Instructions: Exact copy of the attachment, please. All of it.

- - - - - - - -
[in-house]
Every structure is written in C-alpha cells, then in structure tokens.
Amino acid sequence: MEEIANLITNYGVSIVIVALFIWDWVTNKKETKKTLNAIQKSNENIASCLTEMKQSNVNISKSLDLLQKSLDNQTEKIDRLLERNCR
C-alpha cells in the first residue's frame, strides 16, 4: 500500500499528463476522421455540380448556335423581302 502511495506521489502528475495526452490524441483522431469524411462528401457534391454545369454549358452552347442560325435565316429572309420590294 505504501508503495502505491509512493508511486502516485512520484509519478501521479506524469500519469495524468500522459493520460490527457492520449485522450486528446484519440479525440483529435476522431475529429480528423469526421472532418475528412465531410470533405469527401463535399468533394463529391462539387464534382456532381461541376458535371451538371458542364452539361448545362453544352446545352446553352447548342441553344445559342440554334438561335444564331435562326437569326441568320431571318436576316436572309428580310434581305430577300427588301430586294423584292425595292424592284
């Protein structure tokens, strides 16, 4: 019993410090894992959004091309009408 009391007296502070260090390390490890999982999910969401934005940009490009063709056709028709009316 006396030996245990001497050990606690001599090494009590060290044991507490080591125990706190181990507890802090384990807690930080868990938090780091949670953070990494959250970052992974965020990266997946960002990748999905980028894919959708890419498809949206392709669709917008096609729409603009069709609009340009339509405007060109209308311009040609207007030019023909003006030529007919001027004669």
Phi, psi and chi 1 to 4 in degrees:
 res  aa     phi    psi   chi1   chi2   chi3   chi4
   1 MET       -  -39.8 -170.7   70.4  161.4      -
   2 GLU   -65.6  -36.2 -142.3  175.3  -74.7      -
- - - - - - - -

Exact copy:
[in-house]
Every structure is written in C-alpha cells, then in structure tokens.
Amino acid sequence: MEEIANLITNYGVSIVIVALFIWDWVTNKKETKKTLNAIQKSNENIASCLTEMKQSNVNISKSLDLLQKSLDNQTEKIDRLLERNCR
C-alpha cells in the first residue's frame, strides 16, 4: 500500500499528463476522421455540380448556335423581302 502511495506521489502528475495526452490524441483522431469524411462528401457534391454545369454549358452552347442560325435565316429572309420590294 505504501508503495502505491509512493508511486502516485512520484509519478501521479506524469500519469495524468500522459493520460490527457492520449485522450486528446484519440479525440483529435476522431475529429480528423469526421472532418475528412465531410470533405469527401463535399468533394463529391462539387464534382456532381461541376458535371451538371458542364452539361448545362453544352446545352446553352447548342441553344445559342440554334438561335444564331435562326437569326441568320431571318436576316436572309428580310434581305430577300427588301430586294423584292425595292424592284
């Protein structure tokens, strides 16, 4: 019993410090894992959004091309009408 009391007296502070260090390390490890999982999910969401934005940009490009063709056709028709009316 006396030996245990001497050990606690001599090494009590060290044991507490080591125990706190181990507890802090384990807690930080868990938090780091949670953070990494959250970052992974965020990266997946960002990748999905980028894919959708890419498809949206392709669709917008096609729409603009069709609009340009339509405007060109209308311009040609207007030019023909003006030529007919001027004669």
Phi, psi and chi 1 to 4 in degrees:
 res  aa     phi    psi   chi1   chi2   chi3   chi4
   1 MET       -  -39.8 -170.7   70.4  161.4      -
   2 GLU   -65.6  -36.2 -142.3  175.3  -74.7      -